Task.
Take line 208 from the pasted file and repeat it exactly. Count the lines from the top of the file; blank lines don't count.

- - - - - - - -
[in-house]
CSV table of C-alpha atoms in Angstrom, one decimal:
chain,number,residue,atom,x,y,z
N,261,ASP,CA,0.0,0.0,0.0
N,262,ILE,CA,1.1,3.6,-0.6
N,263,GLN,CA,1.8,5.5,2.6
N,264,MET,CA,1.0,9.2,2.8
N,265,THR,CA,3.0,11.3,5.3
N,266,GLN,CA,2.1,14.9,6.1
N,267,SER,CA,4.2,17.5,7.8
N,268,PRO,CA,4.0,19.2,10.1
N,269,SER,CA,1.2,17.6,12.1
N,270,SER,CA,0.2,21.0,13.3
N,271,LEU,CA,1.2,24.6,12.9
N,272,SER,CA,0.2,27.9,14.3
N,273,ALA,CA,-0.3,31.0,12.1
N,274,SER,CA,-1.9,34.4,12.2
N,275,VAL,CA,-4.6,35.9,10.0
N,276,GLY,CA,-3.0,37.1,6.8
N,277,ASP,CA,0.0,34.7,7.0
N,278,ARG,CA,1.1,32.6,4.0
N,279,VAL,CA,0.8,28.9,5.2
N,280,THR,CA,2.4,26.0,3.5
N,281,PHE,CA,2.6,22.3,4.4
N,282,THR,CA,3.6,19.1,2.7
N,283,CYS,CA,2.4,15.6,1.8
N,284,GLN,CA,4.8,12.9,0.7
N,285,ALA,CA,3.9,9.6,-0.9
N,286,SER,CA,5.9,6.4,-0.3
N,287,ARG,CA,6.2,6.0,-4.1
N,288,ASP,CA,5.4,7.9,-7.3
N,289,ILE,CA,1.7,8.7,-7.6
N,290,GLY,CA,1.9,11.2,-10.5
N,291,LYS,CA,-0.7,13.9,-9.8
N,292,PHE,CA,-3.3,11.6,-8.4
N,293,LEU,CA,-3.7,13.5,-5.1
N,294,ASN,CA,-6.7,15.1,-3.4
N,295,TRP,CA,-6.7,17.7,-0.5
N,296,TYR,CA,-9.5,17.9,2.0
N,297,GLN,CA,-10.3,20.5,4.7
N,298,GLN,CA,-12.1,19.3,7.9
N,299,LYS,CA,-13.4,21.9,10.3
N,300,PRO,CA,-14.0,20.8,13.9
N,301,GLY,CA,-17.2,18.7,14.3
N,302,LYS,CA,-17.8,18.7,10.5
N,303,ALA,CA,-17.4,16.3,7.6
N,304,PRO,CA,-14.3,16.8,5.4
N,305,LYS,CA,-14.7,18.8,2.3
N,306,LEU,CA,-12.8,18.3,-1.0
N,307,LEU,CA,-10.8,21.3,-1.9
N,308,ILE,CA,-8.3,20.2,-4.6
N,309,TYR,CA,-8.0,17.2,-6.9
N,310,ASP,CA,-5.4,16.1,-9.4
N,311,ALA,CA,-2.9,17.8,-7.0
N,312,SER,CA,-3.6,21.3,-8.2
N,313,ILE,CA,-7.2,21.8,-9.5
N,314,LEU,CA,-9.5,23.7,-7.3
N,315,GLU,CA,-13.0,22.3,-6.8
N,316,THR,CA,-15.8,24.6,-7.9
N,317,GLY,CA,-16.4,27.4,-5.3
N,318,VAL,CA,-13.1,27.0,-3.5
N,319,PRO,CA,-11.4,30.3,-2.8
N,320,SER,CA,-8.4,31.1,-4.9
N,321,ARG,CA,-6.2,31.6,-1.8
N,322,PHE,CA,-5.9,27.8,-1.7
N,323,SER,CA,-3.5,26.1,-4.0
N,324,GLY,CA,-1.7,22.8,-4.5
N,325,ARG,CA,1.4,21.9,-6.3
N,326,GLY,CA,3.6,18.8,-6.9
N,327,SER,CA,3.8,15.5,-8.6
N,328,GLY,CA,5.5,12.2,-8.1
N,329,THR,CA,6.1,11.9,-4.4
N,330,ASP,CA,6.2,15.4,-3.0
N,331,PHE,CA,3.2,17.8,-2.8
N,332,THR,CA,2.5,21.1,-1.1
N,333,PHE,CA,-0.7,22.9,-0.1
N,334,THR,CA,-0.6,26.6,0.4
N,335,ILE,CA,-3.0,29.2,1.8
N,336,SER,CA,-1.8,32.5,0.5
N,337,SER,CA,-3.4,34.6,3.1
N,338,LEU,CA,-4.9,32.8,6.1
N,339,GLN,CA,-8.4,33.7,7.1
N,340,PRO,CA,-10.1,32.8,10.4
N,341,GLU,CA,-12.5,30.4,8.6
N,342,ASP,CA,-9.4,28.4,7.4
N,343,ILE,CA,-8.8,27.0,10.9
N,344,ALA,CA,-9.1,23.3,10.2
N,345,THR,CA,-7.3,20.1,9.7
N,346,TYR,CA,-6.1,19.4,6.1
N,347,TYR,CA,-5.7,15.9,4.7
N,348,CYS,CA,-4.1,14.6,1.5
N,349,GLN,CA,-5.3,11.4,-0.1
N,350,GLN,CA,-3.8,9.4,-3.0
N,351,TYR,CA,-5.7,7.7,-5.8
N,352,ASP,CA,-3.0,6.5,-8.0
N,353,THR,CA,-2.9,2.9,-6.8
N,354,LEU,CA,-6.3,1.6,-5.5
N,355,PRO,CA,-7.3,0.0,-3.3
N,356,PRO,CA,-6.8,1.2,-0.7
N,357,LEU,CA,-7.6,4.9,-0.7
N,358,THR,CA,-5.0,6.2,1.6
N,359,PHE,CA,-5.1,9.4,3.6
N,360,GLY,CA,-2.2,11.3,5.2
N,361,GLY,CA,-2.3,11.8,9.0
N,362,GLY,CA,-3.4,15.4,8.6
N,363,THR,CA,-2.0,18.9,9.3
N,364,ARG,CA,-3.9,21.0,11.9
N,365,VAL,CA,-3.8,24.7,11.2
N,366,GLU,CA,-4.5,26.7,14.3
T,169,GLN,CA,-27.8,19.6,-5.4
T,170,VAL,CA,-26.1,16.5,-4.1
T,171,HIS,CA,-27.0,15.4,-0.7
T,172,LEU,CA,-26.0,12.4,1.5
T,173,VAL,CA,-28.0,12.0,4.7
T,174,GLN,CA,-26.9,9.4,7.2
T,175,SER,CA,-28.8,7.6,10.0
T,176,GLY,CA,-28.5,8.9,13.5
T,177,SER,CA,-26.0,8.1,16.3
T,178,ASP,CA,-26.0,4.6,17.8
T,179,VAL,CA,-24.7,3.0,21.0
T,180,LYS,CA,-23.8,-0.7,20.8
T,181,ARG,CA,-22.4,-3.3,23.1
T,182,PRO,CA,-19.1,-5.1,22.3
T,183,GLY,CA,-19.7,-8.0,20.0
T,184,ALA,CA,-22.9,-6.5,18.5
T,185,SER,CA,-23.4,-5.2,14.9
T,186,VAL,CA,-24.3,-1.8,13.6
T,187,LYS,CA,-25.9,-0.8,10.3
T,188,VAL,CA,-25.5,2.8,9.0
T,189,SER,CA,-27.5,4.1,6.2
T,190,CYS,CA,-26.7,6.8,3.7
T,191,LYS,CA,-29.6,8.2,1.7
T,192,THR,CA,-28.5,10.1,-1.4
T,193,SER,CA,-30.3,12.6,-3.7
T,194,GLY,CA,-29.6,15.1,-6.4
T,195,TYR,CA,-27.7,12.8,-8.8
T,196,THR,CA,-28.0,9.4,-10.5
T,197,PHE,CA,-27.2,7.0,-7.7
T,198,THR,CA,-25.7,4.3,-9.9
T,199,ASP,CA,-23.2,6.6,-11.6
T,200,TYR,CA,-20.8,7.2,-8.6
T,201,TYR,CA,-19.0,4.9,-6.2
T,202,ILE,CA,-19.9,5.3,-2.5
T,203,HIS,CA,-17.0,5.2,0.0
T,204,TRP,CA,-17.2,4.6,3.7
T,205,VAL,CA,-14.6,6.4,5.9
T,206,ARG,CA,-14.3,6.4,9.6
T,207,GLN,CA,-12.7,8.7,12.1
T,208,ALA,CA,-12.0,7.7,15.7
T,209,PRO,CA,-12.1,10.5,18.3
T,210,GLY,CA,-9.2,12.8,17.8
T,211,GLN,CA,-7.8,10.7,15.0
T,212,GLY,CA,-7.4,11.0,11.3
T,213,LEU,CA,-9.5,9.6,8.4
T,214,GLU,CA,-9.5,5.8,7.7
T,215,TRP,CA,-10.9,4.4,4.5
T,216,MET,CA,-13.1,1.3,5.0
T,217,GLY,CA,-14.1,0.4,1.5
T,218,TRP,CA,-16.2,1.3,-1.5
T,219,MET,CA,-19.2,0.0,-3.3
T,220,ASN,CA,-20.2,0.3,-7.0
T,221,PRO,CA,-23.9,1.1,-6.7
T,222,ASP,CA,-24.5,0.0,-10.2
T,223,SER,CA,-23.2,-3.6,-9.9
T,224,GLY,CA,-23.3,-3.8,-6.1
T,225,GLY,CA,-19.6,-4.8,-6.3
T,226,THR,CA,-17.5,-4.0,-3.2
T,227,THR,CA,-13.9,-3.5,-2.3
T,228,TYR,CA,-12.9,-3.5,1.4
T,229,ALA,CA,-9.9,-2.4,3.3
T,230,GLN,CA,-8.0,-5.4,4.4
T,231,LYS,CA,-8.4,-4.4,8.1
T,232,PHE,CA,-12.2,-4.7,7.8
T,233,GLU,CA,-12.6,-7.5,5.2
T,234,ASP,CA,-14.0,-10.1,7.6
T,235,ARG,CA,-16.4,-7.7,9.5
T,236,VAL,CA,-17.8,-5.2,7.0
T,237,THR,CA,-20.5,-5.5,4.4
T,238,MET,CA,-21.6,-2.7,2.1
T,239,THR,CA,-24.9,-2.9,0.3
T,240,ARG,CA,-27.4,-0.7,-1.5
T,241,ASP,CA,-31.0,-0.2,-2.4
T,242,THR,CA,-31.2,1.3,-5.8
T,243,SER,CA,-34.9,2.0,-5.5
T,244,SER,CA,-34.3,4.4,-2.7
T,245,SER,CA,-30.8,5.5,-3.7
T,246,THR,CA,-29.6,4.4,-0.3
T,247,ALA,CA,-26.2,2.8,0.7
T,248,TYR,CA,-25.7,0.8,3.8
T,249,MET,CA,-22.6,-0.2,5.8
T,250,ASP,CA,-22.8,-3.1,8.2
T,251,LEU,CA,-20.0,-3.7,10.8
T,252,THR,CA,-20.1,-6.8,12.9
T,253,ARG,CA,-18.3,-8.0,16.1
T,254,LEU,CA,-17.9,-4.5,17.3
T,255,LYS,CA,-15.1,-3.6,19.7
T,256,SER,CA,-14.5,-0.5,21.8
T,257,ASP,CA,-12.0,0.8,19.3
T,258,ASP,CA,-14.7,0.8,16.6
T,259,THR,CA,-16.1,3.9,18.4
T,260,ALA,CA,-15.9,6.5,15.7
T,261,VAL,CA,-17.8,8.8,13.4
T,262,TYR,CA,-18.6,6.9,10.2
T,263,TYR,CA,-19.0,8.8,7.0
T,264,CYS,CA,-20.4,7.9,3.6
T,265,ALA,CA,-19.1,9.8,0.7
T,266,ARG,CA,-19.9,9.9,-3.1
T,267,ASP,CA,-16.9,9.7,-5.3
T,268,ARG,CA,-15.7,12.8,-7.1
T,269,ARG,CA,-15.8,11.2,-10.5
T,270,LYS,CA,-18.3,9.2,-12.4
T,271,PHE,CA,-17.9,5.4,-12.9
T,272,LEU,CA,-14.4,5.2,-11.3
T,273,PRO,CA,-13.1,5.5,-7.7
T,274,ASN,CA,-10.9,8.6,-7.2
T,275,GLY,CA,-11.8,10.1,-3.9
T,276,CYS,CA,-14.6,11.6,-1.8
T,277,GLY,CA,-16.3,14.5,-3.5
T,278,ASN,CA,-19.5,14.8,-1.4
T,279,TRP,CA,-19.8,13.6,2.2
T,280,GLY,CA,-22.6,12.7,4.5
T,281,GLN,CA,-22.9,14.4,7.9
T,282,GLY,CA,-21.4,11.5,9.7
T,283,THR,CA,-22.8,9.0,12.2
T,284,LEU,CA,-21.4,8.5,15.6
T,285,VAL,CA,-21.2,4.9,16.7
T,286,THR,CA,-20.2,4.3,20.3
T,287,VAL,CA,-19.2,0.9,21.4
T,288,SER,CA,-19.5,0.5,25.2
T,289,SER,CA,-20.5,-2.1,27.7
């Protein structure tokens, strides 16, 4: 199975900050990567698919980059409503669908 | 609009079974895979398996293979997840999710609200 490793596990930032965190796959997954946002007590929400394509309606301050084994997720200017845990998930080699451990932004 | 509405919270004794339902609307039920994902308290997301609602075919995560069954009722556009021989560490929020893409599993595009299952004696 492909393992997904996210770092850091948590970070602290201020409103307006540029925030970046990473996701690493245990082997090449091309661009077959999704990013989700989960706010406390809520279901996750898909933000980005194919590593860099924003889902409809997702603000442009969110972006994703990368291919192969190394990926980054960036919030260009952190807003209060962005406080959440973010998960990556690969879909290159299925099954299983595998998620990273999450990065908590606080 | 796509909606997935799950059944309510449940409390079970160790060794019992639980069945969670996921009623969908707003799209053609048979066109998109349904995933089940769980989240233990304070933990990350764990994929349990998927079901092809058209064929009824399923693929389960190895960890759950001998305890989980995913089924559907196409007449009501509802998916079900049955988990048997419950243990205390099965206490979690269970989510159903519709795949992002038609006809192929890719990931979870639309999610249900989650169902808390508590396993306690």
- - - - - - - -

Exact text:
T,267,ASP,CA,-16.9,9.7,-5.3